Appl Clin Inform 2013; 04(04): 556-568
DOI: 10.4338/ACI-2013-07-RA-0054
Research Article
Schattauer GmbH

Conversion of a single-facility pediatric antimicrobial stewardship program to multi-facility application with computerized provider order entry and clinical decision support

E.C. Webber
1  Indiana University School of Medicine, Pediatrics, Indianapolis, Indiana, United States
,
H.M. Warhurst
2  Riley Hospital for Children at IU Health, Clinical Pharmacy, Indianapolis, Indiana, United States
,
S.S. Smith
3  Indiana University Health, Pharmacy Clinical Informatics, Indianapolis, Indiana, United States
,
E.G. Cox
1  Indiana University School of Medicine, Pediatrics, Indianapolis, Indiana, United States
,
A.S. Crumby
2  Riley Hospital for Children at IU Health, Clinical Pharmacy, Indianapolis, Indiana, United States
,
K.R. Nichols
2  Riley Hospital for Children at IU Health, Clinical Pharmacy, Indianapolis, Indiana, United States
› Author Affiliations
Further Information

Correspondence to:

Emily Webber MD, FAAP
705 Riley Hospital Drive
Indianapolis, IN 46220
United States

Publication History

Received: 21 August 2013

Accepted: 23 October 2013

Publication Date:
19 December 2017 (online)

 

Summary

Objective: Antimicrobial stewardship programs (ASPs) help meet quality and safety goals with regard to antimicrobial use. Prior to CPOE implementation, the ASP at our pediatric tertiary hospital developed a paper-based order set containing recommendations for optimization of dosing. In adapting our ASP for CPOE, we aimed to preserve consistency in our ASP recommendations and expand ASP expertise to other hospitals in our health system.

Methods: Nine hospitals in our health system adopted pediatric CPOE and share a common domain (Cerner Millenium™). ASP clinicians developed sixty individual electronic order sets (vendor reference PowerPlans™) to be used independently or as part of larger electronic order sets. Analysis of incidents reported during CPOE implementation and medication variances reports was used to determine the effectiveness of the ASP adaptation.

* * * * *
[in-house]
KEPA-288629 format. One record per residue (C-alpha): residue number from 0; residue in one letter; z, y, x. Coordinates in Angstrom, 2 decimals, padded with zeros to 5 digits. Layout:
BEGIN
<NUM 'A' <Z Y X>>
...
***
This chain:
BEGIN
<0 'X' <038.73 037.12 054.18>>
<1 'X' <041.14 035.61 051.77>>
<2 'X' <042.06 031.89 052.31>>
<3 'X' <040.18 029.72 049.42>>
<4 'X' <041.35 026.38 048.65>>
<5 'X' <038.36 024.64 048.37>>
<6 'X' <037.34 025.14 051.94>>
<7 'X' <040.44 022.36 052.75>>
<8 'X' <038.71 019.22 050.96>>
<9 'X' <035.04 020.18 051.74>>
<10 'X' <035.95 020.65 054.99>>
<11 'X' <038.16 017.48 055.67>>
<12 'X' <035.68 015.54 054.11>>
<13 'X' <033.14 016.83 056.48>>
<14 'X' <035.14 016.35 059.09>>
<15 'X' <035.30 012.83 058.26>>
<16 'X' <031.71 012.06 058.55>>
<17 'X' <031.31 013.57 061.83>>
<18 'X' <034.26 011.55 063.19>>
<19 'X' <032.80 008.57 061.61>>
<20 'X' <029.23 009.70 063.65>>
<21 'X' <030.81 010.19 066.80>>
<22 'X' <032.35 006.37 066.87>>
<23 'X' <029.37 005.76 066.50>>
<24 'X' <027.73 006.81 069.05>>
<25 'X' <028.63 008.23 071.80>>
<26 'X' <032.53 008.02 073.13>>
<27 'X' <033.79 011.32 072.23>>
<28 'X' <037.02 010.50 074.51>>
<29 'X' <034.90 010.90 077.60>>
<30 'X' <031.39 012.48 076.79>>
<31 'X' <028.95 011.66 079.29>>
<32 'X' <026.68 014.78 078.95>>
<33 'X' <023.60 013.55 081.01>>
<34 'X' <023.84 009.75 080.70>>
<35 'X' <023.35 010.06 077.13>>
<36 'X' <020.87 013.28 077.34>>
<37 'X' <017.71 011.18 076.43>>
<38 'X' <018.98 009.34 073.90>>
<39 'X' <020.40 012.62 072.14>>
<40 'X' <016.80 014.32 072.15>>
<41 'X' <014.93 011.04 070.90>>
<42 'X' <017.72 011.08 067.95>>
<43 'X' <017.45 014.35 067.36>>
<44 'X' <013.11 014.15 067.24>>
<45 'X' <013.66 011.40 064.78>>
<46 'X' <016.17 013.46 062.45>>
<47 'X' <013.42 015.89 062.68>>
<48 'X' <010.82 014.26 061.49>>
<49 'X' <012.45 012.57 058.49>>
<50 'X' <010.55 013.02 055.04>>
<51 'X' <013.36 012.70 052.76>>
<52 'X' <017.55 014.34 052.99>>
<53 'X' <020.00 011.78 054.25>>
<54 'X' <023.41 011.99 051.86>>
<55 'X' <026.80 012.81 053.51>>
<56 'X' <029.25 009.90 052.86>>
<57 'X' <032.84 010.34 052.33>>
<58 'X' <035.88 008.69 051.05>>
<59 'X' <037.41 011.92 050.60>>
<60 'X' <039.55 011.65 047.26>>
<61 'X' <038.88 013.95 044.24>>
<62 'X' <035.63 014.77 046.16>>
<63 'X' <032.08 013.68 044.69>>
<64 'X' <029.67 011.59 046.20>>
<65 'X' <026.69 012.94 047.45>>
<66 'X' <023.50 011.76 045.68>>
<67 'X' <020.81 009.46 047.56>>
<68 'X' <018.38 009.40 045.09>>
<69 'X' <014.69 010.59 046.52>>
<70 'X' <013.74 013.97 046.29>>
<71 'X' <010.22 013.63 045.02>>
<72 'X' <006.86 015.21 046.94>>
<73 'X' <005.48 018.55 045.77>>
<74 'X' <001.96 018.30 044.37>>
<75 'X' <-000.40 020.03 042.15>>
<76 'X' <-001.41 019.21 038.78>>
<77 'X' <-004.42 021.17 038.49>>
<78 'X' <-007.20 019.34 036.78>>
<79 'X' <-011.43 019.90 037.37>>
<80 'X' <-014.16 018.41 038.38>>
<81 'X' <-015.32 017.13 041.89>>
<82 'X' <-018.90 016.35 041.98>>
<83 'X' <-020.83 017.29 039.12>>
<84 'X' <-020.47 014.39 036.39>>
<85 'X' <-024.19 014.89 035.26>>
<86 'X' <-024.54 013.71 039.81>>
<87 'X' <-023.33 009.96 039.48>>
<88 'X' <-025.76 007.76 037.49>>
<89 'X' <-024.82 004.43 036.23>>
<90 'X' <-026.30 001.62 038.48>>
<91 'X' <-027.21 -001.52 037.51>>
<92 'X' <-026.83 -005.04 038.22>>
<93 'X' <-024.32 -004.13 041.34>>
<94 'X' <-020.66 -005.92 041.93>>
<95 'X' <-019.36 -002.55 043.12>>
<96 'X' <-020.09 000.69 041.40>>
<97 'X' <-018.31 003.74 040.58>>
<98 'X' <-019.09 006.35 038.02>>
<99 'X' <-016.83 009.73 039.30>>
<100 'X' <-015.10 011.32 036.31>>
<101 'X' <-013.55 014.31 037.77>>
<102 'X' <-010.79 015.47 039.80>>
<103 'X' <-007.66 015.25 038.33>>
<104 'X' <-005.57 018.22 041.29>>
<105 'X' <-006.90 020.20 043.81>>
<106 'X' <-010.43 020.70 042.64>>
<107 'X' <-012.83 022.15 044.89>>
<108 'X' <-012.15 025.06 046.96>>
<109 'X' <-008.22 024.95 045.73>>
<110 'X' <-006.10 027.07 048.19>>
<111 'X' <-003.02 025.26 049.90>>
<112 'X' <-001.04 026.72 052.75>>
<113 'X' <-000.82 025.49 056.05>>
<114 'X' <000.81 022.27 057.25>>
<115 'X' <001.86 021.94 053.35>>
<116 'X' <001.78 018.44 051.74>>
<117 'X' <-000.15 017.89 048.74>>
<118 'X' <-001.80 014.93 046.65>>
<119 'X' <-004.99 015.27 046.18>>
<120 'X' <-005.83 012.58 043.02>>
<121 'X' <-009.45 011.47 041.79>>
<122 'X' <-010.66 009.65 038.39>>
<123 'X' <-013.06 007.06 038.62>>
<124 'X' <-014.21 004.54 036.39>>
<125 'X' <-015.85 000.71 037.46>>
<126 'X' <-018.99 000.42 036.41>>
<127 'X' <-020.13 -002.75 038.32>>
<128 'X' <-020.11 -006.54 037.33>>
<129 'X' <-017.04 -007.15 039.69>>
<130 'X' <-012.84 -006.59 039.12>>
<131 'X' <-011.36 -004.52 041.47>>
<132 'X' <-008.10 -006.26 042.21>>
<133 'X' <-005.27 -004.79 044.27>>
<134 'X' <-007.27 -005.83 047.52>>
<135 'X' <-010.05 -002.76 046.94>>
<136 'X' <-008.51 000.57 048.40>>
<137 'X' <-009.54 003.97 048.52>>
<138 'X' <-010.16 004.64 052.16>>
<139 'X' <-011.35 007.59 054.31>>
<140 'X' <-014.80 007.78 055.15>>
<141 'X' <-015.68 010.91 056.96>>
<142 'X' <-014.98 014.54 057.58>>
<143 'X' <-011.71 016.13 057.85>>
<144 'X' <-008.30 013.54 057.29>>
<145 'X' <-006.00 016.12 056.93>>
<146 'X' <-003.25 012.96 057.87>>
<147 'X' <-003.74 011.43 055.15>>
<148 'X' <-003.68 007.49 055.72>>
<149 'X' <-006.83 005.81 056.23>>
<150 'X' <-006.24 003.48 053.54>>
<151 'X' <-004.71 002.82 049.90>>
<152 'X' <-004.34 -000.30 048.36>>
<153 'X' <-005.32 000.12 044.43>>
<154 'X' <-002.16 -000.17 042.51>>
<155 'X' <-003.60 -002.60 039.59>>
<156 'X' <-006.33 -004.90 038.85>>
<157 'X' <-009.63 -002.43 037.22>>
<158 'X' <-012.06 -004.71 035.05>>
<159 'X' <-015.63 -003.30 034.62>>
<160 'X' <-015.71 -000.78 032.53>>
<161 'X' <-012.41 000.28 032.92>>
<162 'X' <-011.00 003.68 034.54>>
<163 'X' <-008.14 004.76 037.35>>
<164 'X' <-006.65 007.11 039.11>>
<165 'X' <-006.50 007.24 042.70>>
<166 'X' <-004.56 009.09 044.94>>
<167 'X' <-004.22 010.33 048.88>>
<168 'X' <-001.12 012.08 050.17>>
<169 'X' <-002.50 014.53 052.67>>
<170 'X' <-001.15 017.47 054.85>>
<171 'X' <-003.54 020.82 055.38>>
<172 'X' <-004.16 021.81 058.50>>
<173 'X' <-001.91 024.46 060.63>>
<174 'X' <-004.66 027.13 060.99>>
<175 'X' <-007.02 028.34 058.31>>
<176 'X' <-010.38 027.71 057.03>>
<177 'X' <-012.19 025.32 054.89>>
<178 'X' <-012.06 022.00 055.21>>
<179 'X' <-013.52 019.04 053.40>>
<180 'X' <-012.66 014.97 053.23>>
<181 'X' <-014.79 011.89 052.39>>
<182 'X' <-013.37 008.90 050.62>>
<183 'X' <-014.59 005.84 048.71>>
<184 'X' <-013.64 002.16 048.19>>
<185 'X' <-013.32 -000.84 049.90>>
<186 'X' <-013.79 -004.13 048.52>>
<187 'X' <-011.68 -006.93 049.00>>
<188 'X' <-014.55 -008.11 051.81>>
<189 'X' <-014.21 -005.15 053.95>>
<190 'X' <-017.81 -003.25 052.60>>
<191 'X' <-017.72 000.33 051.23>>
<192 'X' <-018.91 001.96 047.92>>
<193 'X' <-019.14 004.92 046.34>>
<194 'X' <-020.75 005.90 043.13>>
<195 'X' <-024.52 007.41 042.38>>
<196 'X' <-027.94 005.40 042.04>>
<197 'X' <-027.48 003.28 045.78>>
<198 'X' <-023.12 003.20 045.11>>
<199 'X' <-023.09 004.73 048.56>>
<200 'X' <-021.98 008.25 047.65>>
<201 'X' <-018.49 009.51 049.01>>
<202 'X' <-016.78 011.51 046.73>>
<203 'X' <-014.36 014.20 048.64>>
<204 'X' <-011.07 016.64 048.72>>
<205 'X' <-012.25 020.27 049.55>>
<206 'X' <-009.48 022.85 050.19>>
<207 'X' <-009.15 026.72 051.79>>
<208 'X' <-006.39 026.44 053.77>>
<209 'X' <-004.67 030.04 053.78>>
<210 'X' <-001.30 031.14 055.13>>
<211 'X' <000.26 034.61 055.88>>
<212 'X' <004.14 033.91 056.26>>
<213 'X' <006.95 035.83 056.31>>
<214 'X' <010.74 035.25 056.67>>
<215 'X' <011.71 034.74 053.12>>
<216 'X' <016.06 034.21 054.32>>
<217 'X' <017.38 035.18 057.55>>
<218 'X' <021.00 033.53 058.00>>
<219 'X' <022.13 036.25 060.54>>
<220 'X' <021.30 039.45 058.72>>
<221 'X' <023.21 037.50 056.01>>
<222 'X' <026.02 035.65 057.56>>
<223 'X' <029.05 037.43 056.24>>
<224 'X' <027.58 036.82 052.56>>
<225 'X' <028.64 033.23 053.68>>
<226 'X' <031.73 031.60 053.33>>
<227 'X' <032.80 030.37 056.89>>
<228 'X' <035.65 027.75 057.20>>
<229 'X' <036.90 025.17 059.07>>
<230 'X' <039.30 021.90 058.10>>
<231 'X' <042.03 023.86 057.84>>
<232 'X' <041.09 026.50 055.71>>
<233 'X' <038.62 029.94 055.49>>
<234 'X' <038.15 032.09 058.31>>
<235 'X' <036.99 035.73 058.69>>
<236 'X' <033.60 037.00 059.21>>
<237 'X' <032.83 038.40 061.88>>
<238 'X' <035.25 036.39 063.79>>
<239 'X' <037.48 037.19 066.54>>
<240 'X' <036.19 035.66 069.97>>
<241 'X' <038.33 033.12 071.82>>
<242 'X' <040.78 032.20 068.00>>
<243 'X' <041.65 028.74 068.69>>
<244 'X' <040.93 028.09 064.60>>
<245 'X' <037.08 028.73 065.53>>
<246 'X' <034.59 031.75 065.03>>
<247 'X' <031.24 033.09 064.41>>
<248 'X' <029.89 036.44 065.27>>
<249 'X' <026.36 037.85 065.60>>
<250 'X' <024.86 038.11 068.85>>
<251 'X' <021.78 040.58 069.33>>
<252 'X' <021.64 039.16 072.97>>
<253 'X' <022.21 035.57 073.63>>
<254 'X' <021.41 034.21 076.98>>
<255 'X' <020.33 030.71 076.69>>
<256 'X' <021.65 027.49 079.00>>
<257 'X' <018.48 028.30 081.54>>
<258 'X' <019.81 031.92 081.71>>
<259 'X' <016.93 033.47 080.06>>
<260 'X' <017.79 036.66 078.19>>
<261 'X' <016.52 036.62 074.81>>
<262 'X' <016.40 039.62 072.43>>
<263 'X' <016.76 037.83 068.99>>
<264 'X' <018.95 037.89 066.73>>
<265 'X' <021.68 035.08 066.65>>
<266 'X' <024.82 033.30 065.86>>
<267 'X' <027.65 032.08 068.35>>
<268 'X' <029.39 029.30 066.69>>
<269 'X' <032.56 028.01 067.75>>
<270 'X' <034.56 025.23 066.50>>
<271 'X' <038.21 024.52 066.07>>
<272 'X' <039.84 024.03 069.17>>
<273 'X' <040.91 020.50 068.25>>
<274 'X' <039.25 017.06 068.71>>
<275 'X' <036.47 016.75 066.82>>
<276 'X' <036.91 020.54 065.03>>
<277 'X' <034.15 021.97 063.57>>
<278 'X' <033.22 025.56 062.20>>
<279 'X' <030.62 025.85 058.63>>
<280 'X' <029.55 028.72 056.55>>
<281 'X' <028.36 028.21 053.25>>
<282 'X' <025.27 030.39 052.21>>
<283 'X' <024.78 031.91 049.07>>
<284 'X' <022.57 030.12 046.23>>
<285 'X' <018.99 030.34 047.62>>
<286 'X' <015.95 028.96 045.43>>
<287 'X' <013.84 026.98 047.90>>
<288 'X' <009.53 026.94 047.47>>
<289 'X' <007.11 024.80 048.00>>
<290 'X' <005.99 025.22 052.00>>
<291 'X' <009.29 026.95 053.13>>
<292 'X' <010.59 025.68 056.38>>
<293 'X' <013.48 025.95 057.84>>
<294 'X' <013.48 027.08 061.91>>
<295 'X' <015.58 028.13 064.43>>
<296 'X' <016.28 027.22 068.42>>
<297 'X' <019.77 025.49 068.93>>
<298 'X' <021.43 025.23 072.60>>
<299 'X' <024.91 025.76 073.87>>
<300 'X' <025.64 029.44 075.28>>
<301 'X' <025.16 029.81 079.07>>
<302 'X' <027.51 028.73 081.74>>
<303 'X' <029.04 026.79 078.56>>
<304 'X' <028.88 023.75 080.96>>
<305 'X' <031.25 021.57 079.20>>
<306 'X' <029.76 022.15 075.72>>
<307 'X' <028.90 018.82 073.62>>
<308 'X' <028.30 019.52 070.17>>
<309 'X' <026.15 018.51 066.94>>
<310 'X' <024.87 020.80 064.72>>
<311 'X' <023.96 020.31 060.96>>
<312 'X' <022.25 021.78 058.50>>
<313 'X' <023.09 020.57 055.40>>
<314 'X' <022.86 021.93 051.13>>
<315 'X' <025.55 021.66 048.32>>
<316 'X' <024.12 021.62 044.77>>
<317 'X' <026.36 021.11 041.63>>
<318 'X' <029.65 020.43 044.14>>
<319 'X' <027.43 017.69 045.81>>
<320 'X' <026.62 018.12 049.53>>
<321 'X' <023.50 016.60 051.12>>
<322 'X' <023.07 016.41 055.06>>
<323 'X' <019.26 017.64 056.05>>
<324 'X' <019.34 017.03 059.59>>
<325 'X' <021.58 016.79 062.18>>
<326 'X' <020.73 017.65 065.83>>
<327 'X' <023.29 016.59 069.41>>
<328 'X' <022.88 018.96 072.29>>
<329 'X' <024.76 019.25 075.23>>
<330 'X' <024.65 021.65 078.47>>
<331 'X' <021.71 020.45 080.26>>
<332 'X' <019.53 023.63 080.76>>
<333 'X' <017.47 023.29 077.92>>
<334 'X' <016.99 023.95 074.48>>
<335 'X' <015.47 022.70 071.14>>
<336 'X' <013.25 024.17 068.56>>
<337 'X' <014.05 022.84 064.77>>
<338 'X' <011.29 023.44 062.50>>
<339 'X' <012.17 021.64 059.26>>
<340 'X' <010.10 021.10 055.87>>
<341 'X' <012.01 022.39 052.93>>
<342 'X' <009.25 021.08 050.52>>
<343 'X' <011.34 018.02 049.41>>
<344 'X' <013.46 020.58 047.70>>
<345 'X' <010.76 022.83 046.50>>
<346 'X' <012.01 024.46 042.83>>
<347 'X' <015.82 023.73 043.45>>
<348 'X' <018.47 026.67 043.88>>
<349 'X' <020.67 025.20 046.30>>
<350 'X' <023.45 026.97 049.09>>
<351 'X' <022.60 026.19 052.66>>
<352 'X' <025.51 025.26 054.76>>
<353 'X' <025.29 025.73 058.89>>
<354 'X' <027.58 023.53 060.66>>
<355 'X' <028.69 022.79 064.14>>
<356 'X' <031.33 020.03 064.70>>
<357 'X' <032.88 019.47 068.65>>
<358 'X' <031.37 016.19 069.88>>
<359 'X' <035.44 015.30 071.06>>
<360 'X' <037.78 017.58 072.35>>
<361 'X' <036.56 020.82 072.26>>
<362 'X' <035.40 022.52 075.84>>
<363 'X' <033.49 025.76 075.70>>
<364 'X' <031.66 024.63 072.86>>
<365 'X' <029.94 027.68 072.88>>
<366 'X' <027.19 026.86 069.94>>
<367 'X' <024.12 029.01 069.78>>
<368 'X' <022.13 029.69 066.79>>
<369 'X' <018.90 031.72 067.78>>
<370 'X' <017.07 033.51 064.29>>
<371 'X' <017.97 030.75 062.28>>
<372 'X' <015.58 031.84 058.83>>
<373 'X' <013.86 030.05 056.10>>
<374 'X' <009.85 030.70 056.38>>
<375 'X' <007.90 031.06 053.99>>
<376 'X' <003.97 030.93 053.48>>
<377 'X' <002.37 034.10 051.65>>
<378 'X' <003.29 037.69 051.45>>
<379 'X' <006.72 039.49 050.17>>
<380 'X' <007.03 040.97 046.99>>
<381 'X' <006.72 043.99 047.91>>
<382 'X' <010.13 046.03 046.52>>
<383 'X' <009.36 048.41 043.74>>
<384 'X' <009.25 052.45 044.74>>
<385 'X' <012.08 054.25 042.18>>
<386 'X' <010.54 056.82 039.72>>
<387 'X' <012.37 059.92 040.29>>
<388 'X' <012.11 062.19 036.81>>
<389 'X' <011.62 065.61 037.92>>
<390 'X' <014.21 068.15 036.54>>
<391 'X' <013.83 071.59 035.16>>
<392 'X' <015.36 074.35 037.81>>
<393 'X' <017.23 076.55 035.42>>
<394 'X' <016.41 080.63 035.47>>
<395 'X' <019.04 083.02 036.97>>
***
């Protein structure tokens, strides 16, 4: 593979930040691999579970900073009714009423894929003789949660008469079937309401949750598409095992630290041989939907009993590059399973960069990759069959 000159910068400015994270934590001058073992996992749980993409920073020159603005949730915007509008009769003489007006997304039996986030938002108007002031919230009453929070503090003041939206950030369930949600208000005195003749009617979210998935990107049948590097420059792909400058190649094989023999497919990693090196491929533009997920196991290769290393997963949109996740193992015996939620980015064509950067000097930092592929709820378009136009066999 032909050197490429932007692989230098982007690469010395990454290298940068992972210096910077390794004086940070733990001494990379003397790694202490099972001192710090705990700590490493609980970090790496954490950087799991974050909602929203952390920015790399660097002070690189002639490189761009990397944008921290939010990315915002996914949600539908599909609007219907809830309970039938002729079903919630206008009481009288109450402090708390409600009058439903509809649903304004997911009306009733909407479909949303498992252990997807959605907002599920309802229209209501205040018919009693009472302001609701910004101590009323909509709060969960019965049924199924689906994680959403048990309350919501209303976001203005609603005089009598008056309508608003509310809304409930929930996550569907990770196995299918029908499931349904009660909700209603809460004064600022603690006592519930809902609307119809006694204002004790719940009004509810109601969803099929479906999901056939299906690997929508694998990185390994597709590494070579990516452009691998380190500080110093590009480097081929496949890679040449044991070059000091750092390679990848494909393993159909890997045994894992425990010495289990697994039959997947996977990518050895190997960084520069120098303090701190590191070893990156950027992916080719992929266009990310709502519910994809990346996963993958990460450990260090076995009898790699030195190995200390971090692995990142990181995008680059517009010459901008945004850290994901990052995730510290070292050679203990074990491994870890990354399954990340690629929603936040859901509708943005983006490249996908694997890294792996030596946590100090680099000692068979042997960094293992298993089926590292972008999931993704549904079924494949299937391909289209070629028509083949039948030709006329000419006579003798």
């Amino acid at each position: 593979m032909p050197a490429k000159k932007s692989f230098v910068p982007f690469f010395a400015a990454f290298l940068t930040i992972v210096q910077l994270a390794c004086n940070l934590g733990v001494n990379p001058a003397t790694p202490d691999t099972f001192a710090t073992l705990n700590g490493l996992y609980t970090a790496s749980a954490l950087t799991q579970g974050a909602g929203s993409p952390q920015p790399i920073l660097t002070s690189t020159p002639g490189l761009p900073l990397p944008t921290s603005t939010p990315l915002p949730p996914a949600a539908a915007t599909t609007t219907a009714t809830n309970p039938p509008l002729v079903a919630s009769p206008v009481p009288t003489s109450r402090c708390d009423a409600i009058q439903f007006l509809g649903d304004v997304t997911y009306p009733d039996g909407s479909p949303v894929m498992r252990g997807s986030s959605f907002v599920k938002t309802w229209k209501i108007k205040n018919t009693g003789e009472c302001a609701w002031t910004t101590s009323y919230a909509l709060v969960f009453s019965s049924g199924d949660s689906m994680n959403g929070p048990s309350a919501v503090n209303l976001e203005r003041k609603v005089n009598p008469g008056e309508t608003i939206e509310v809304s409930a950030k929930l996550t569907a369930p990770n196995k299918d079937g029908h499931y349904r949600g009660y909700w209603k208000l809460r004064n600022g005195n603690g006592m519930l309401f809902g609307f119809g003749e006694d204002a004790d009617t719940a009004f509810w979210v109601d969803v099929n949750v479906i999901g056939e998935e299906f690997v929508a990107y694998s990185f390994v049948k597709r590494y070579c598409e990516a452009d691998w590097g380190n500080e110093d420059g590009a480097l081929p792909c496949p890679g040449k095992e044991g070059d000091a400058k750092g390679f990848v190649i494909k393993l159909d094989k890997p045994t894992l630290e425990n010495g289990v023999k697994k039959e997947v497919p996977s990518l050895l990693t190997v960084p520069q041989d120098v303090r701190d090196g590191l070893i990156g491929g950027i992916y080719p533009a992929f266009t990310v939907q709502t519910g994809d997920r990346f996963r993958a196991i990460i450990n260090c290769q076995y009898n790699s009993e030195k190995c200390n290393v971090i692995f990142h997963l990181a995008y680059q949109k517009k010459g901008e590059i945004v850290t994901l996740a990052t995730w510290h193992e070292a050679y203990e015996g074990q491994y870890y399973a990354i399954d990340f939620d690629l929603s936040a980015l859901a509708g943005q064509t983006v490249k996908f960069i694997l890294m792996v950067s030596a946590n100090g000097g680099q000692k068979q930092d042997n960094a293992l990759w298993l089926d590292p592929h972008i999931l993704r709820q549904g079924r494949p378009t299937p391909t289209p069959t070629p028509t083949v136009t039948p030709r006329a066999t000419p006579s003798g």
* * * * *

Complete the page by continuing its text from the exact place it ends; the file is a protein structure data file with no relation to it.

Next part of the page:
Results: 769 unique PowerPlans™ were used 15,889 times in the first 30 days after CPOE implementation. Of these, 43 were PowerPlans™ included in the ASP design and were used a total of 1149 times (7.2% of all orders). During CPOE implementation, 437 incidents were documented, 1.1% of which were associated with ASP content or workflow. Additionally, analysis of medication variance following CPOE implementation showed that ASP errors accounted for 2.9% of total medication variances.

Discussion: ASP content and workflow accounted for proportionally fewer incidents than expected as compared to equally complex and frequently used CPOE content.

Conclusions: Well-defined ASP recommendations and modular design strengthened successful CPOE implementation, as well as the adoption of specialized pediatric ASP expertise with other facilities.

Citation: Webber EC, Warhurst HM, Smith SS, Cox EG, Crumby AS, Nichols KR. Conversion of a single-facility pediatric antimicrobial stewardship program to multifacility application with computerized provider order entry and clinical decision support. Appl Clin Inf 2013; 4: 556–568 http://dx.doi.org/10.4338/ACI-2013-07-RA-0054


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Conflicts of interest

The authors declare that they have no conflicts of interest in the research.


Correspondence to:

Emily Webber MD, FAAP
705 Riley Hospital Drive
Indianapolis, IN 46220
United States